There is always a controversy about quilting methods. Everyone seems to find their own way and preferences, such as machine quilting vs. hand quilting vs. tying; basting with thread or basting with pins; building stash or shopping from your closet; cotton vs. poly batting vs. wool or vs. hemp.
Pre-washing helps with the initial shrinking of cotton, which is about 3%. Now this amount seems little, however, if your quilt measures 100" long, that means it will shrink up 3" after it is washed. This is where the puckered look comes from that is characteristic on quilts.
Used to be I pre-washed the batting in my bathtub. However, its a backbreaking task. It also shrinks 3% so it will pull on both the top and bottom of the quilts to pucker and soften.
I pre-wash in hopes that the loose dyes will wash away. It makes the fabric softer on my hands as I work with it. Some of my quilts get washed before I send them, to ensure the colors are set more, especially because I do a lot of scrap quilting. Reds, blues and purples are notorious for bleeding. I have come to love Color Catchers, and even though I use them for my pre-washing, I also include a few sheets with a note whenever I give a quilt to someone.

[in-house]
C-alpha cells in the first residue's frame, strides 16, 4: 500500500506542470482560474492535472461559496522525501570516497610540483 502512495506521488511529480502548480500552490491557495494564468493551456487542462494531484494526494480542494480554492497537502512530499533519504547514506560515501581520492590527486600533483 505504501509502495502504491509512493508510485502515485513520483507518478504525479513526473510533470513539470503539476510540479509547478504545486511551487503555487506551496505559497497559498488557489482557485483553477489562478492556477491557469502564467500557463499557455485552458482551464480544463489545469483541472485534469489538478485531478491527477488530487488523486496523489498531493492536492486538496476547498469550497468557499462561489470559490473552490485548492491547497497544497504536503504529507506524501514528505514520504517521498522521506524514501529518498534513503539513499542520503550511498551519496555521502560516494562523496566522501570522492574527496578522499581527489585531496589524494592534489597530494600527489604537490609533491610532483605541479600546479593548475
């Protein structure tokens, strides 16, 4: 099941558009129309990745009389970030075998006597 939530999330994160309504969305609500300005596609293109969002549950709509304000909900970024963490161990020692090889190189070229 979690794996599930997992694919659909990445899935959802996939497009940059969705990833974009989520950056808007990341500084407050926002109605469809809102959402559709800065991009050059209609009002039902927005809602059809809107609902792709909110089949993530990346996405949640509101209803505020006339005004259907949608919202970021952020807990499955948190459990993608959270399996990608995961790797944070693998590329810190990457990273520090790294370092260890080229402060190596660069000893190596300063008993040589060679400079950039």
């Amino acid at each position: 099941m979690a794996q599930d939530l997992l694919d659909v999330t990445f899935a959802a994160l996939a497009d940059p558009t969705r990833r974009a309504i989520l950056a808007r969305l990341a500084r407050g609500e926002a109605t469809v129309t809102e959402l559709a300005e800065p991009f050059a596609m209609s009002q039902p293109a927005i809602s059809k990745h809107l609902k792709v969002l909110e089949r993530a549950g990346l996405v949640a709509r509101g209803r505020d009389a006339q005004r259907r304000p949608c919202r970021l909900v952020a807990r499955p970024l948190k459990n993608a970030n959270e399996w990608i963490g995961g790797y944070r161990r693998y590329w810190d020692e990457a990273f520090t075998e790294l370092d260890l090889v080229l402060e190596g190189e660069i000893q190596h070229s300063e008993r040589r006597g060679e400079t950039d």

Also, I laid out one of the quilts to see if I had enough batting and am able to join the two largest pieces I had leftover for a good fit and 3" overlay. This marks a success for the year.
I did not pre-wash the fabrics for the wallhangings. I doubt that they will get machine washed and am also not worried because of the colors they are.
My washing machine was going all day with this and regular laundry.